Methods: Participants age 4 to 14 presenting with an acute DRBF to a hospital-based pediatric orthopaedic clinic were recruited for this randomized controlled trial. Participants were randomized into cost-informed or cost-blind cohorts. All families received standardized information about the injury and treatment options. Cost-informed families received additional cost information. Both groups were allowed to freely choose a treatment. Families were surveyed regarding their decision factors. Cost-blinded families were subsequently presented with the cost information and could change their decision. Independent samples t tests and χ2 tests were utilized to evaluate differences.

Results: A total of 127 patients were enrolled (53% cost-informed, 47% cost-blind). The 2 groups did not significantly differ in demographics. Immobilization selection did not differ between groups, with 48% of the cost-informed families selecting the more expensive option (casting), compared with 47% of the cost-blind families. Cost was the least influential factor in the decision-making process according to participant survey, influencing only 9% of families. Only one family changed their decision after receiving cost information, from a splint to a cast.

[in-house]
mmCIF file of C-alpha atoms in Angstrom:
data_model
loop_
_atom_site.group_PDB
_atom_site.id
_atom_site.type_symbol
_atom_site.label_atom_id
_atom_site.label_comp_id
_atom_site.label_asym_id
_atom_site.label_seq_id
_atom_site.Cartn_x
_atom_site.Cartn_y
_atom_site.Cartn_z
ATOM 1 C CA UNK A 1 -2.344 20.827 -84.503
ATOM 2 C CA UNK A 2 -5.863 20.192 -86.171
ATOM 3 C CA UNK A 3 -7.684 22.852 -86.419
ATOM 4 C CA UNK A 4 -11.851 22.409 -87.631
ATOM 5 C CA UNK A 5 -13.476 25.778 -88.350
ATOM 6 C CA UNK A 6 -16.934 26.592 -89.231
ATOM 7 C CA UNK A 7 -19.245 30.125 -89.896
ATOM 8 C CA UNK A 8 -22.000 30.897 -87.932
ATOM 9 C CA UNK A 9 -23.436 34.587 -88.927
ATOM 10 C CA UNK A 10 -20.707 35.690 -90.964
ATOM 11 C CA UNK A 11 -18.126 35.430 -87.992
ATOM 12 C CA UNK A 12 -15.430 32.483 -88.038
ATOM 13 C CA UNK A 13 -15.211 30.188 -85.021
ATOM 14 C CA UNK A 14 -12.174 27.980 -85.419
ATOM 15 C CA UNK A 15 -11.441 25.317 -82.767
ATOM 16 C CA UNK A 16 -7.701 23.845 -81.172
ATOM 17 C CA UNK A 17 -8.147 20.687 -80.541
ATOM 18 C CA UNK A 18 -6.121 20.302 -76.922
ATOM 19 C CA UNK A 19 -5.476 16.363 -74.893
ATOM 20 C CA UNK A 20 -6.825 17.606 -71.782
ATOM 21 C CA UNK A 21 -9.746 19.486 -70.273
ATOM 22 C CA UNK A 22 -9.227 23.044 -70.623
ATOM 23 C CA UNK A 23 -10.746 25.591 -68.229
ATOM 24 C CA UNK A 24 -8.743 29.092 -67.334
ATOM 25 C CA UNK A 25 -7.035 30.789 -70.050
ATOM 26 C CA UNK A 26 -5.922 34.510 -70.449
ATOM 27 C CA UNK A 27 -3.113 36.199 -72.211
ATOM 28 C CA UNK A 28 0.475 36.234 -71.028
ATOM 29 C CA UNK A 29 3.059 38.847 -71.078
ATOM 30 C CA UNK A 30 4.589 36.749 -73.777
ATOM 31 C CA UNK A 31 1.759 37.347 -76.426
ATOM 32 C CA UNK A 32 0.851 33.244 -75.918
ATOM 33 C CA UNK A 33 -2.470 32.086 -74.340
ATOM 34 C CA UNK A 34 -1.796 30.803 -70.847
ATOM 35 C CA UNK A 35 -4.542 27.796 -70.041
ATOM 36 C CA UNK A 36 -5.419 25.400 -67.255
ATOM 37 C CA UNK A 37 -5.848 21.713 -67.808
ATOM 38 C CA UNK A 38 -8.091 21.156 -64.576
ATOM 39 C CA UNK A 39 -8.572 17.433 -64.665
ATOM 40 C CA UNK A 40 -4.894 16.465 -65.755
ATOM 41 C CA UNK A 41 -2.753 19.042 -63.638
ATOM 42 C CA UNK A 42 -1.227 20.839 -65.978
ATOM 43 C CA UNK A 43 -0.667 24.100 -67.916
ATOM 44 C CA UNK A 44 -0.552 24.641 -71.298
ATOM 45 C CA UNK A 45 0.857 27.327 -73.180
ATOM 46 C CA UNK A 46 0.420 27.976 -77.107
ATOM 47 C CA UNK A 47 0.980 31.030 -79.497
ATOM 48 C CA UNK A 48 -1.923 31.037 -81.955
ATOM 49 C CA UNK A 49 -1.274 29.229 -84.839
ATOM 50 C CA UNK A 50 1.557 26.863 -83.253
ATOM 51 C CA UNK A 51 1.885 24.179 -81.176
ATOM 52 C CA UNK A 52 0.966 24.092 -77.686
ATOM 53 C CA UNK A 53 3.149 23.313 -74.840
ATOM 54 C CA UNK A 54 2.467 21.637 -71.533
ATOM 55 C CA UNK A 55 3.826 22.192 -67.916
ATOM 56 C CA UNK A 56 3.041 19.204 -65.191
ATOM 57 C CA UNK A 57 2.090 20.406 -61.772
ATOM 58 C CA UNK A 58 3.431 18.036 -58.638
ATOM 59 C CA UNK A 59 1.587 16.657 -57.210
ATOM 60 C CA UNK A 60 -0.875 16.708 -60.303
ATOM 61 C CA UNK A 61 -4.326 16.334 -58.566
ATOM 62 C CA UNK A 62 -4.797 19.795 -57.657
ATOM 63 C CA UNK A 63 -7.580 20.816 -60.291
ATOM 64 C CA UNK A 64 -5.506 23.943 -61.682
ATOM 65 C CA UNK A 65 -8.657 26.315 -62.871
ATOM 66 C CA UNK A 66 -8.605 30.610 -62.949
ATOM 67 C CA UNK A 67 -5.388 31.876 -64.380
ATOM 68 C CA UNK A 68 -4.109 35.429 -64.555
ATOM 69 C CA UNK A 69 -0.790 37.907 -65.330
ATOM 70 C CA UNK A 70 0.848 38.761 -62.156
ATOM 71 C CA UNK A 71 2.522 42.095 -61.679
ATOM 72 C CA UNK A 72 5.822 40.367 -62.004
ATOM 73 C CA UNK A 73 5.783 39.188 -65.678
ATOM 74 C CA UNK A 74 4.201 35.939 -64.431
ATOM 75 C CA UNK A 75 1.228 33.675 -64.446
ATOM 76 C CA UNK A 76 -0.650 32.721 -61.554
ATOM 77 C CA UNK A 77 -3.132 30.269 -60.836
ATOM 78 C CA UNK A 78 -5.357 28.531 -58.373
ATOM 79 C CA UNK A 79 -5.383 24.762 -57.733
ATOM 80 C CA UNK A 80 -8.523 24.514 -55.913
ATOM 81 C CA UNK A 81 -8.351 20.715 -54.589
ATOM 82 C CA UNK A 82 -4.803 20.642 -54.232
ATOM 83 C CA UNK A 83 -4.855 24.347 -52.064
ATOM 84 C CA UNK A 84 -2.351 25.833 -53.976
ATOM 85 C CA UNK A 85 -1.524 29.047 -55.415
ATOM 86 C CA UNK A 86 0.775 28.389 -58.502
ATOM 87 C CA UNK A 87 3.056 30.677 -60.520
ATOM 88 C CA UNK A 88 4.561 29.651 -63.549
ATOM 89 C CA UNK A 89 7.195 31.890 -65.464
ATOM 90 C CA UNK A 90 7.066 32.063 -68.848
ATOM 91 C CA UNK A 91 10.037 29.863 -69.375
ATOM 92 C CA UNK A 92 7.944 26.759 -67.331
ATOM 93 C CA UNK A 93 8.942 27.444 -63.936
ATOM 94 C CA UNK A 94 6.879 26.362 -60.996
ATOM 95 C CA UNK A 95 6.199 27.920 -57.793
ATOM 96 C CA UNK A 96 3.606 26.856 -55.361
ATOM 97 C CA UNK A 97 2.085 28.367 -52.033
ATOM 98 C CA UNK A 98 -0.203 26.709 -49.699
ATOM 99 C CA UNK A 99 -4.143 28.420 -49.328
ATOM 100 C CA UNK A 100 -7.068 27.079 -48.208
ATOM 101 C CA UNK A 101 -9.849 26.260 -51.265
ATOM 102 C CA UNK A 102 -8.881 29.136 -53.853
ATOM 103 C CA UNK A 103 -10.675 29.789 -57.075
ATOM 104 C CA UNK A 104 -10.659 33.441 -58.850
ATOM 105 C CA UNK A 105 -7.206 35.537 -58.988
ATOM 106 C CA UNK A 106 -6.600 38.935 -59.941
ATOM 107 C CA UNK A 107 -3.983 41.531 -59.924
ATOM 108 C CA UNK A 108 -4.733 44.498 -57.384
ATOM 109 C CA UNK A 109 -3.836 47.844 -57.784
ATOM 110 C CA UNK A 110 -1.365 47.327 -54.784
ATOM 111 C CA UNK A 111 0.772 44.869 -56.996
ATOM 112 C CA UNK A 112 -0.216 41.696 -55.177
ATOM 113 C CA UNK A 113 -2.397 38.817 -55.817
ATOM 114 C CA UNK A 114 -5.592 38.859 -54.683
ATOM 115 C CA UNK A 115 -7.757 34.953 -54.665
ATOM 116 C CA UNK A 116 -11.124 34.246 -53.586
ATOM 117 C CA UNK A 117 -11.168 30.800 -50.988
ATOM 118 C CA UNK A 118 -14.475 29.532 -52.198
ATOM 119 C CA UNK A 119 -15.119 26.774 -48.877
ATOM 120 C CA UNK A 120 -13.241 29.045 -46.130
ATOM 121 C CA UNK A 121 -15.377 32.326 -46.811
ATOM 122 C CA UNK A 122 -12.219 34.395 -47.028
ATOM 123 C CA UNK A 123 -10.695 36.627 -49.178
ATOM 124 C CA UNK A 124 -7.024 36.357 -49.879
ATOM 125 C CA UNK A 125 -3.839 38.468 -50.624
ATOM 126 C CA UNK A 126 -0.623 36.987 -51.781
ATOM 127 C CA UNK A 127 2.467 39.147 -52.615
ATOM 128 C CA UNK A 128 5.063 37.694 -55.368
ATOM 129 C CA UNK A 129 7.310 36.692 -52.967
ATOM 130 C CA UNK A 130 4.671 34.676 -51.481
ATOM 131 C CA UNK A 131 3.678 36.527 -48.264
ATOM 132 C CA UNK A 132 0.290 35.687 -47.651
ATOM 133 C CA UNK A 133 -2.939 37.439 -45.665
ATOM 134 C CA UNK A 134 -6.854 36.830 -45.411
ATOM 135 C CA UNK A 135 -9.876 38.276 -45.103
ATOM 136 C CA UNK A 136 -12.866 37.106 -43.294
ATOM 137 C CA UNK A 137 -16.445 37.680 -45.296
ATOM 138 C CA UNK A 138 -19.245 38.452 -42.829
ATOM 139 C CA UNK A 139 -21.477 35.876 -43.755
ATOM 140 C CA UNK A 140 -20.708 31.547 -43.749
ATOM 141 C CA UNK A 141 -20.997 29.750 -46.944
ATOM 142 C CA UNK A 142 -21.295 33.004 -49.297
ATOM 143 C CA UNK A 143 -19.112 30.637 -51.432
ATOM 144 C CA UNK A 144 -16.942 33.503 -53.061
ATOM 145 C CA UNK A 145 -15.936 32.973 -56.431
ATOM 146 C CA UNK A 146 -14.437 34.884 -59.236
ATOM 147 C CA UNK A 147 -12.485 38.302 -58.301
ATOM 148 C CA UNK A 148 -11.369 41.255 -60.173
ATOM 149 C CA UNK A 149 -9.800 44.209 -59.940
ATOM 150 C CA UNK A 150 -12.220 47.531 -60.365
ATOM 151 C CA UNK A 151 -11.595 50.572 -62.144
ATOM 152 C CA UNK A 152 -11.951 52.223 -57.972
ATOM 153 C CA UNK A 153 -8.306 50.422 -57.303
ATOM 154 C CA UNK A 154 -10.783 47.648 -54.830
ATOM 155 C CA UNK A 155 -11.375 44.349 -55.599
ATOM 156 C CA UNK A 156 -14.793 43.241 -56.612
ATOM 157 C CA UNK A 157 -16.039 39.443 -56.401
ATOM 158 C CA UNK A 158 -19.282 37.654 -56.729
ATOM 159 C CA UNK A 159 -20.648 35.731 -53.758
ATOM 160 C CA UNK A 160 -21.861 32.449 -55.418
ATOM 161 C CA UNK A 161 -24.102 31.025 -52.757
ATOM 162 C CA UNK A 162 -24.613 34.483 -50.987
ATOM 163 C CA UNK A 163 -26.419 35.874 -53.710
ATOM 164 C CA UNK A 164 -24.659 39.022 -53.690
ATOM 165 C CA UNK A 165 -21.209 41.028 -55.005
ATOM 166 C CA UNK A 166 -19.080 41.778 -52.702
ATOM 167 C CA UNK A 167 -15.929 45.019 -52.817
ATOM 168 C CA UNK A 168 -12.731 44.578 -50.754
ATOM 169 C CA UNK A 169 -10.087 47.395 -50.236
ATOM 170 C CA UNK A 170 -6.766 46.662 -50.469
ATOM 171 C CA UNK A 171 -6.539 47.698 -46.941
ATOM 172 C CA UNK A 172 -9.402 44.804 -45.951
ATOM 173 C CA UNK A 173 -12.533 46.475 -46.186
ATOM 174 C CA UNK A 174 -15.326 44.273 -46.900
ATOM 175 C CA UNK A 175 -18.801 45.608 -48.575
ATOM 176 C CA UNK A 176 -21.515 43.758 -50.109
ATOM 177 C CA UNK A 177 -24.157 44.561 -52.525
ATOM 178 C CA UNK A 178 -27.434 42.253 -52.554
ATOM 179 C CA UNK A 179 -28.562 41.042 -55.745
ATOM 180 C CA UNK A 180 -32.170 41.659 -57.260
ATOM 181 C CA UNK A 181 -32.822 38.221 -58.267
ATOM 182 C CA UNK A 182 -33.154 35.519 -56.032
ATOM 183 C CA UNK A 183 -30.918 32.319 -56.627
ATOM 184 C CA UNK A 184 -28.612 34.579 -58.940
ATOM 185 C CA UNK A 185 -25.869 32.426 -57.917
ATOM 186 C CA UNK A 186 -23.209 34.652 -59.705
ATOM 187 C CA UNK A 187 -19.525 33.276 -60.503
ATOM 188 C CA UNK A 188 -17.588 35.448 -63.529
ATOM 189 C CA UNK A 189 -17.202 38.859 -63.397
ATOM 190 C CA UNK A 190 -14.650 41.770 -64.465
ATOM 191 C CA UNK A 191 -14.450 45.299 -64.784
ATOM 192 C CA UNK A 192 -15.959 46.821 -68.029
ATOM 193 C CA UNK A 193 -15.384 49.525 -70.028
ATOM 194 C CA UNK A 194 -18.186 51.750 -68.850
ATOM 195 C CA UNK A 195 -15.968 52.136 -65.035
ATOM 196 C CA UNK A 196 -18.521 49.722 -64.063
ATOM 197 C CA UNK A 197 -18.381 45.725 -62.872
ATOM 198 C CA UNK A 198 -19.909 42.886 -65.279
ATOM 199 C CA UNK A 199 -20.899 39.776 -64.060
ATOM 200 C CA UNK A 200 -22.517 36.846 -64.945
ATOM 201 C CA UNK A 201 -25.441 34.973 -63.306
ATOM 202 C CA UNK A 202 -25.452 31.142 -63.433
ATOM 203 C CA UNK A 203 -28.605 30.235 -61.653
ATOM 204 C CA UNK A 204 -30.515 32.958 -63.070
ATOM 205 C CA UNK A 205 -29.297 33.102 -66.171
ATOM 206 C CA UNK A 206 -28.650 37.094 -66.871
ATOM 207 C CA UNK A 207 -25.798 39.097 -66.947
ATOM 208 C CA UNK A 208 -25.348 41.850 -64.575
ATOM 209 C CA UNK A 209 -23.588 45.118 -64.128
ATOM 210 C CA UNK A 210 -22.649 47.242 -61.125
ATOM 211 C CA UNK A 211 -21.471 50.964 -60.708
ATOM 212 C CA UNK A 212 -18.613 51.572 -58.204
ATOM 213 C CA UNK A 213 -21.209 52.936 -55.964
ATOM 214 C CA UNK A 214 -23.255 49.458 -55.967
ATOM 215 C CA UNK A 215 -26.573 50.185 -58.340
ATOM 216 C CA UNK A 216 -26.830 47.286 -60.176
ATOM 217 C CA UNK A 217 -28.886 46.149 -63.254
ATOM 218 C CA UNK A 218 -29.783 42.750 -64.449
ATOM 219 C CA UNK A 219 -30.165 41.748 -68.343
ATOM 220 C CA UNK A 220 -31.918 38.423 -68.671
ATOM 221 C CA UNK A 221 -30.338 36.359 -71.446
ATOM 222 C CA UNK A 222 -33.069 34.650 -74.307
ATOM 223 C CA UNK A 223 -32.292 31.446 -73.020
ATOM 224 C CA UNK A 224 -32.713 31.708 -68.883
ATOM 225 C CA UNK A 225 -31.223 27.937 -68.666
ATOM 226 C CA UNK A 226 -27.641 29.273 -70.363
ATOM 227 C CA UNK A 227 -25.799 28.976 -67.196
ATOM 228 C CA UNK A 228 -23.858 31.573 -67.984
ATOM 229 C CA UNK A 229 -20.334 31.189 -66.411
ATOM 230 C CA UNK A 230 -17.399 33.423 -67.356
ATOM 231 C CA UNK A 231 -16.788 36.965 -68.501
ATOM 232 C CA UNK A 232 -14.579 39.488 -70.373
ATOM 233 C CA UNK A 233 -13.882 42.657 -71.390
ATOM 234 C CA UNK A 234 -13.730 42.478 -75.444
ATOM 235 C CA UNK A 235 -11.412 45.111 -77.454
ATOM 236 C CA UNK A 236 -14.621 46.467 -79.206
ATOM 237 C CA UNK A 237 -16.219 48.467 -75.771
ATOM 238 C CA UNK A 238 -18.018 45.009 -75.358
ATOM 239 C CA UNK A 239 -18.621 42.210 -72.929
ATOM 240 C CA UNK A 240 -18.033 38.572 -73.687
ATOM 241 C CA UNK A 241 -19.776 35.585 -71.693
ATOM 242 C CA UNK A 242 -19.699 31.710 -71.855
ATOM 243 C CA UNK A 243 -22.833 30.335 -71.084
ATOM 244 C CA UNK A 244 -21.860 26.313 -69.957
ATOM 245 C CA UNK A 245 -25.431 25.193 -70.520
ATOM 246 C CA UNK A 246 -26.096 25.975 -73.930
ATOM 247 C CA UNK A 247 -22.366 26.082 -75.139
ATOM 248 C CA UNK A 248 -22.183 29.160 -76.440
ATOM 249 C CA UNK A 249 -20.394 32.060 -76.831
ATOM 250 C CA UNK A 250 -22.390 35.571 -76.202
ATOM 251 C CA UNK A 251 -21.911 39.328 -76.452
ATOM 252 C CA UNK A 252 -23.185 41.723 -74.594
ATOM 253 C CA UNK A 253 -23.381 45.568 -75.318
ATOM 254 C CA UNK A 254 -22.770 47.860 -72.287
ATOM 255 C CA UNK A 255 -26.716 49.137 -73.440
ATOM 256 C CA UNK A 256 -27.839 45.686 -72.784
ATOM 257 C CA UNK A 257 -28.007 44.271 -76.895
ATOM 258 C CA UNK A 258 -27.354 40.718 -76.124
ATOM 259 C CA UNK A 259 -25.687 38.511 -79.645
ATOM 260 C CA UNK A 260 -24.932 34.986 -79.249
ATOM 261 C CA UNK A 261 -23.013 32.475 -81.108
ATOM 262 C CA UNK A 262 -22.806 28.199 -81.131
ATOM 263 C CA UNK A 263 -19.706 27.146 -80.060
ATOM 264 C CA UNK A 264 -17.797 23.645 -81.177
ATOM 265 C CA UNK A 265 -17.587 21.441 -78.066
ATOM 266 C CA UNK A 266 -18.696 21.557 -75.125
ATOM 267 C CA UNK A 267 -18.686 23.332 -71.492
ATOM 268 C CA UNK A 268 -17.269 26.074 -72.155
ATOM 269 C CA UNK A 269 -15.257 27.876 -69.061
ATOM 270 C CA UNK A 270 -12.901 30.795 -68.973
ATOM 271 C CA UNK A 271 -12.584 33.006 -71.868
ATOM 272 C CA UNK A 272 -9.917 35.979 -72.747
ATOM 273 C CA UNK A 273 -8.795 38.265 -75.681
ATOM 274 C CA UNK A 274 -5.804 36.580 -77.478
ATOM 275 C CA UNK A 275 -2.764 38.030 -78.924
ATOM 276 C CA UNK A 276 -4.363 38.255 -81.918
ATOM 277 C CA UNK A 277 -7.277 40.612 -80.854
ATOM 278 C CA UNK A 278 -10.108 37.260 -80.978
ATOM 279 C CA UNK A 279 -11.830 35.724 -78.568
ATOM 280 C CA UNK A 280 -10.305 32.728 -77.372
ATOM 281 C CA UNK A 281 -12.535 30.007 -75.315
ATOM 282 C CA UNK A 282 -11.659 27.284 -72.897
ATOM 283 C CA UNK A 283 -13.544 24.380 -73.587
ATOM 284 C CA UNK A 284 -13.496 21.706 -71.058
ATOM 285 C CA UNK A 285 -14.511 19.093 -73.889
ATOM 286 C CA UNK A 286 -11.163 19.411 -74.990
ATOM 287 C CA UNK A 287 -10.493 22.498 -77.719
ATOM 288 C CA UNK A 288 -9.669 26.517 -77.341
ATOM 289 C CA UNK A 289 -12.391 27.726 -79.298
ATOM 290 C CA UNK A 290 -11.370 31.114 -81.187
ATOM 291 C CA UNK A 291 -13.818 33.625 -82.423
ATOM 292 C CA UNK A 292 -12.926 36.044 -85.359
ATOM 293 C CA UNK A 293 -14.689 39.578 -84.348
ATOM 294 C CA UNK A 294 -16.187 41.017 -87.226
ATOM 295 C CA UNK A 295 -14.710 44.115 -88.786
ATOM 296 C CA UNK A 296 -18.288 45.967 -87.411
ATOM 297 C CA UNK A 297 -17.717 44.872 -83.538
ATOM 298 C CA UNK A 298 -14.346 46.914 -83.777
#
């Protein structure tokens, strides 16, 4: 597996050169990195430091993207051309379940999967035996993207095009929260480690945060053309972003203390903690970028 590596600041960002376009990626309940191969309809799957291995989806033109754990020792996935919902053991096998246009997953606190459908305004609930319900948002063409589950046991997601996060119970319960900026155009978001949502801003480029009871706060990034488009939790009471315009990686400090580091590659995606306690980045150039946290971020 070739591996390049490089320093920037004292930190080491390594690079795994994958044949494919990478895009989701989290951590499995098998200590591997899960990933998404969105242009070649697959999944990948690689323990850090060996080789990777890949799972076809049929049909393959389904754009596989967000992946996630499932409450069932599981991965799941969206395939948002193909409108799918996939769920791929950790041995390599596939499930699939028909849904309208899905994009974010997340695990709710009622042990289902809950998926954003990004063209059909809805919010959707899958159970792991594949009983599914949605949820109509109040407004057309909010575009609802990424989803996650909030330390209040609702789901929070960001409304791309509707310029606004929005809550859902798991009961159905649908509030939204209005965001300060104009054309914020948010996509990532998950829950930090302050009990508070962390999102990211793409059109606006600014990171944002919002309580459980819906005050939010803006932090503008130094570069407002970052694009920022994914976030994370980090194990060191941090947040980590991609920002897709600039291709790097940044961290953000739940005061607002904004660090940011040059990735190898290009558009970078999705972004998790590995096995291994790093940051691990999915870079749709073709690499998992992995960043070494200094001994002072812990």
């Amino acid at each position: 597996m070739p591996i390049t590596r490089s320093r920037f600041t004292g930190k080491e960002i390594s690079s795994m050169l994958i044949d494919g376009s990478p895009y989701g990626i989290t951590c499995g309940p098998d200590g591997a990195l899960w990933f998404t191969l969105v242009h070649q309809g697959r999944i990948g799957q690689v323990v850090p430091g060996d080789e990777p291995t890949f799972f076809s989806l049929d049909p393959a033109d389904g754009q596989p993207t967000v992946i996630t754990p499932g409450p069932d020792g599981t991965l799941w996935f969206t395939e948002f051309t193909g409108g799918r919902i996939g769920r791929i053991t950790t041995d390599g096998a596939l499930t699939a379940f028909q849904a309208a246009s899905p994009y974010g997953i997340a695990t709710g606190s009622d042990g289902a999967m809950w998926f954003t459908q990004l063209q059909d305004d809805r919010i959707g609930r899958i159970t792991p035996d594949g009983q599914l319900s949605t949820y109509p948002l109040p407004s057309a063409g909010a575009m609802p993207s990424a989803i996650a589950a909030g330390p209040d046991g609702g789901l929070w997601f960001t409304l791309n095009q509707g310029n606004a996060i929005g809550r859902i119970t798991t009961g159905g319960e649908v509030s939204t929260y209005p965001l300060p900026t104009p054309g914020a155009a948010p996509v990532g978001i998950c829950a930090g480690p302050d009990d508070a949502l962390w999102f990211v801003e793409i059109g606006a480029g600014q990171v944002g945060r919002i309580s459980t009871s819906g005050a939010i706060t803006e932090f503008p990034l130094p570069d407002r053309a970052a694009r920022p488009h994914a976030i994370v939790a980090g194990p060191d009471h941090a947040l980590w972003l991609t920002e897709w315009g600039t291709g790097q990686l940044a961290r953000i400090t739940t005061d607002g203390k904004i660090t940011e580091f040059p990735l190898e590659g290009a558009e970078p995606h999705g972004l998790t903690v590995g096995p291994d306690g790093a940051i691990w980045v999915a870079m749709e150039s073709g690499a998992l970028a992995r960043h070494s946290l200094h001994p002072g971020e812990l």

Conclusion: Families appear to be cost-insensitive when making medical treatment decisions for low-risk injuries for their child. Price transparency alone may not help families arrive at a decision to pursue high-value treatment in low-risk orthopaedic injuries.

Level Of Evidence: Level I.
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http://dx.doi.org/10.1097/BPO.0000000000001980DOI Listing
January 2022

Post-Operative Splinting Versus Casting of Pediatric Supracondylar Humerus Fractures.

Cureus 2021 Sep 1;13(9):e17635. Epub 2021 Sep 1.